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Ancient Olympia

Αρχαία Ολυμπία
Artist's impression of ancient Olympia
Artist's impression of ancient Olympia
Country Greece
Administrative region West Greece
Regional unit Elis
 • Municipality 544.9 km2 (210.4 sq mi)
63 m (207 ft)
 • Municipality
 • Municipality density 24.608/km2 (63.735/sq mi)
 • Municipal unit
 • Population 972 (2011)
Time zone UTC+2 (EET)
 • Summer (DST) UTC+3 (EEST)
Postal code
270 25
Area code(s) 26240
Vehicle registration OG

Olympia (Ancient Greek: Ολυμπία Olympía) was a place in ancient Greece. It was in Elis, which is now called Ilia; and is in the east of the city Pyrgos. It was the site of the Olympic Games in classical times, the most famous games in history. The Olympic Games were held every four years throughout Classical Antiquity, from the 8th century BC to the 4th century AD. The first Olympic Games were in honour of Zeus.


Curtius Olympia 1 t05
The excavations in Ancient Olympia

Olympia was a sanctuary, consisting of various buildings. These included a hippodrome, Palaestra, Gymnasium and several temples. The Olympic Games began here in 776 BC. They were founded by king Pelopas. They happened every four years, in the summers. All the ancient Greek towns competed. The winners of the Olympic games were important people. The Olympic games were abolished by emperor of Byzantium Theodosius I, in 394 AD.

During ancient history, Olympia was a powerful and rich town. It ruled over the west of Peloponnese. Olympia kept its strength and during Roman period. During the Middle Ages it began an unimportant city.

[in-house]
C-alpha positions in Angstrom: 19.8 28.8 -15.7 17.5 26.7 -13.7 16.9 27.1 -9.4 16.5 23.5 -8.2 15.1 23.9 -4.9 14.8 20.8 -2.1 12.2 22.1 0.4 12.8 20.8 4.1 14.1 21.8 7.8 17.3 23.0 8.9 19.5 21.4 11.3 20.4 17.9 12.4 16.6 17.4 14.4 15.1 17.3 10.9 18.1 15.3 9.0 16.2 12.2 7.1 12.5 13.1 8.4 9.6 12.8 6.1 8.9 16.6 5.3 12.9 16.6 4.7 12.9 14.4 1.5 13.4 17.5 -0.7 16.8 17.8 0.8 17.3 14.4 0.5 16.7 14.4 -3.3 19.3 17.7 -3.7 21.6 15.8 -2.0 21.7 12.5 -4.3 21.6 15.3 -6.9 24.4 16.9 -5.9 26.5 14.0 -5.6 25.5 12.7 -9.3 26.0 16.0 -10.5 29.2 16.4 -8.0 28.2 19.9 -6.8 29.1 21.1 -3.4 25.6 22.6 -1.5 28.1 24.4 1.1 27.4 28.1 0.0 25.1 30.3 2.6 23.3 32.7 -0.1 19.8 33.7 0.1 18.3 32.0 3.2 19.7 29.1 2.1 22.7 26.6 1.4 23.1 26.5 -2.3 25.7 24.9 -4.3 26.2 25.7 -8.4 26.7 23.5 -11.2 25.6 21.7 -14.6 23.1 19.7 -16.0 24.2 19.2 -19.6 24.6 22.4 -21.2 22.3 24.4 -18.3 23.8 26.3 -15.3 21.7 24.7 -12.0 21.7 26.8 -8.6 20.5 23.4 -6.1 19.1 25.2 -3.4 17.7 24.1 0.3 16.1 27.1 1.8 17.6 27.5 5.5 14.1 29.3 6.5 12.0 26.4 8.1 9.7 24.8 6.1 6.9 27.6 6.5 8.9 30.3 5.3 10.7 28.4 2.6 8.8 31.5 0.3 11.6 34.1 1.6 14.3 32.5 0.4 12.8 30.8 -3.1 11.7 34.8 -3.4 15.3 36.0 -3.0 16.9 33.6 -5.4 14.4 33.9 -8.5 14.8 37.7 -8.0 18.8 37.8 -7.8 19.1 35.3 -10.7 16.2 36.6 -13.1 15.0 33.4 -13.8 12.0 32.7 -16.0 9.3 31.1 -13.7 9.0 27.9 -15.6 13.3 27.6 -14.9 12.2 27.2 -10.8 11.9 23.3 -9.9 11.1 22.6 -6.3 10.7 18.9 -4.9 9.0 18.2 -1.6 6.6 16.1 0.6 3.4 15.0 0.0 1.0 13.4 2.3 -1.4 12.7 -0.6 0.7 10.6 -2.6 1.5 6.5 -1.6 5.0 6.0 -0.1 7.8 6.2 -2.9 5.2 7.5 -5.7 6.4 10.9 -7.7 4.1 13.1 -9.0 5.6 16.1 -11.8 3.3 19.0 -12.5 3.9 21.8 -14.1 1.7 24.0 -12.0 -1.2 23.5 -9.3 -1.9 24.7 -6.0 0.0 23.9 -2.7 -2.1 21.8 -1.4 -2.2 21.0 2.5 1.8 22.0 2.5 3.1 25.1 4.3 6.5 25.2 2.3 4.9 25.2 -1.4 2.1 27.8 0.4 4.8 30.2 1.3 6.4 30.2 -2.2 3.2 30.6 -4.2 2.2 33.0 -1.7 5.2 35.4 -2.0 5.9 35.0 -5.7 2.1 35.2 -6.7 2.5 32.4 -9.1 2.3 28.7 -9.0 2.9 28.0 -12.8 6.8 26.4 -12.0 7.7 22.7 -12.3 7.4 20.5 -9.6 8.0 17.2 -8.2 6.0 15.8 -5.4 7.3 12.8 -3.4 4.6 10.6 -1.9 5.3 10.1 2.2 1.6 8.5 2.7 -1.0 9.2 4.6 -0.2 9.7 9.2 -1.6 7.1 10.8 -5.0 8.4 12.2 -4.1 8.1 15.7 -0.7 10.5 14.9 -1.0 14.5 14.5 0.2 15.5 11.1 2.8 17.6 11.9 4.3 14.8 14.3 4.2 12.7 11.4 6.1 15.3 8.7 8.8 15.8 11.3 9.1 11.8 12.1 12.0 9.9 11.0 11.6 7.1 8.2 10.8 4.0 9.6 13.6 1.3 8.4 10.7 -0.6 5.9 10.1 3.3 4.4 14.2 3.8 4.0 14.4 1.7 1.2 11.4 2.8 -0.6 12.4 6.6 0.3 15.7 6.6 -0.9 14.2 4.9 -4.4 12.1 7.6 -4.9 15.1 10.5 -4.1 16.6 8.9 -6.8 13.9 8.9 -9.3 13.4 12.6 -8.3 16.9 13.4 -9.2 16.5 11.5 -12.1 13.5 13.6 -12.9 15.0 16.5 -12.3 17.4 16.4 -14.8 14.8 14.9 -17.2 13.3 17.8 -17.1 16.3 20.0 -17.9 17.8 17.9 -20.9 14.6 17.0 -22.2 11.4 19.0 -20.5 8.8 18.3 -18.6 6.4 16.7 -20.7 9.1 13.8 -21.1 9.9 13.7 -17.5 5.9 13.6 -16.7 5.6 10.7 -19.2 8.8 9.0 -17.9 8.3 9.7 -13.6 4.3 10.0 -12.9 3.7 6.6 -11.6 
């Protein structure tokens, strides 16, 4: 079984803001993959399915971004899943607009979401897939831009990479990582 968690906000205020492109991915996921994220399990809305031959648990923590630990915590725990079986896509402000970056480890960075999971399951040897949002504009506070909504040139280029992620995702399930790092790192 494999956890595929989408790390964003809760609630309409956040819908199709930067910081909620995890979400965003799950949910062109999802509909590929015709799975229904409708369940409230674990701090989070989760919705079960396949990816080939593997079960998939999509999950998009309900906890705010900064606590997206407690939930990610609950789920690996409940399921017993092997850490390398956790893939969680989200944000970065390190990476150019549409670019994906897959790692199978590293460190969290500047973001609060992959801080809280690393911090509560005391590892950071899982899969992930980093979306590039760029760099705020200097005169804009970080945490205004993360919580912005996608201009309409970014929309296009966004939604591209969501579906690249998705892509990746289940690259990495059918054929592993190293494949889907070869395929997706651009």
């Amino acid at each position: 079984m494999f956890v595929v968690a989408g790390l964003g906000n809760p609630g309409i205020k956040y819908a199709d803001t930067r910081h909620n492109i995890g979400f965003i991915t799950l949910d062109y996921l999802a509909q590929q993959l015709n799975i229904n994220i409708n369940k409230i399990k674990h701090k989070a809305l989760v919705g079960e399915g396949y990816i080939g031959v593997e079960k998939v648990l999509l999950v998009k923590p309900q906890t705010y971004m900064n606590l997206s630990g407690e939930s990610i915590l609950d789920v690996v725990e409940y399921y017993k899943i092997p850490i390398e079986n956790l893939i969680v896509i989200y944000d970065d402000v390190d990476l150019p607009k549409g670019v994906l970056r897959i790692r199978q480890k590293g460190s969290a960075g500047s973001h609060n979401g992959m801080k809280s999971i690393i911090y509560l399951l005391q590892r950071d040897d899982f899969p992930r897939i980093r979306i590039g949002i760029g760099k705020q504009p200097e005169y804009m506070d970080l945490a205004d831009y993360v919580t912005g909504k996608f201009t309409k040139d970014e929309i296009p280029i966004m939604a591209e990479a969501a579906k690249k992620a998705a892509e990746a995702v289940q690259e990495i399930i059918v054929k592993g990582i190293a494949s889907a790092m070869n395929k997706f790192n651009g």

Plan Olympia sanctuary-en
1: North-East Propylon – 2: Prytaneion – 3: Philippeion – 4: Temple of Hera – 5: Pelopion – 6: Nymphaeum of Herodes Atticus – 7: Metroon – 8: Treasuries – 9: Crypt (arched way to the stadium) – 10: Stadium – 11: Echo stoa – 12: Building of Ptolemy II and Arsinoe II – 13: Hestia stoa – 14: Hellenistic building – 15: Temple of Zeus – 16: Altar of Zeus – 17: Ex-voto of Achaeans – 18: Ex-voto of Mikythos – 19: Nike of Paeonius – 20: Gymnasium – 21: Palaestra – 22: Theokoleon – 23: Heroon – 24: Phidias' workshop and paleochristian basilica – 25: Baths of Kladeos – 26: Greek baths – 27 and 28: Hostels – 29: Leonidaion – 30: South baths – 31: Bouleuterion – 32: South stoa – 33: Villa of Nero – I–XII: Treasuries


The Gymnasium at Olympia was a large, open air, quadrangle surrounded on all four sides by colonnades of the Doric order. Only the southern and eastern sides survive. They date to the second century BC. The River Kladeos has destroyed the western side. The gymnasium was used by runners and pentathlon athletes for training. Athletes trained without clothes. In bad weather, training took place under the eastern colonnade (210.51 meters) and the other three colonnades. Little of the gymnasium has been excavated. About 200 BC, a portico of the Corinthian order was built to join the gymnasium and the palaestra.


The Hippodrome was the site of horse and chariot races at Olympia, Greece. It was 1,153 meters long. It was south of the stadium, but none of it survives. It was washed away by the Alpheios River.


See also

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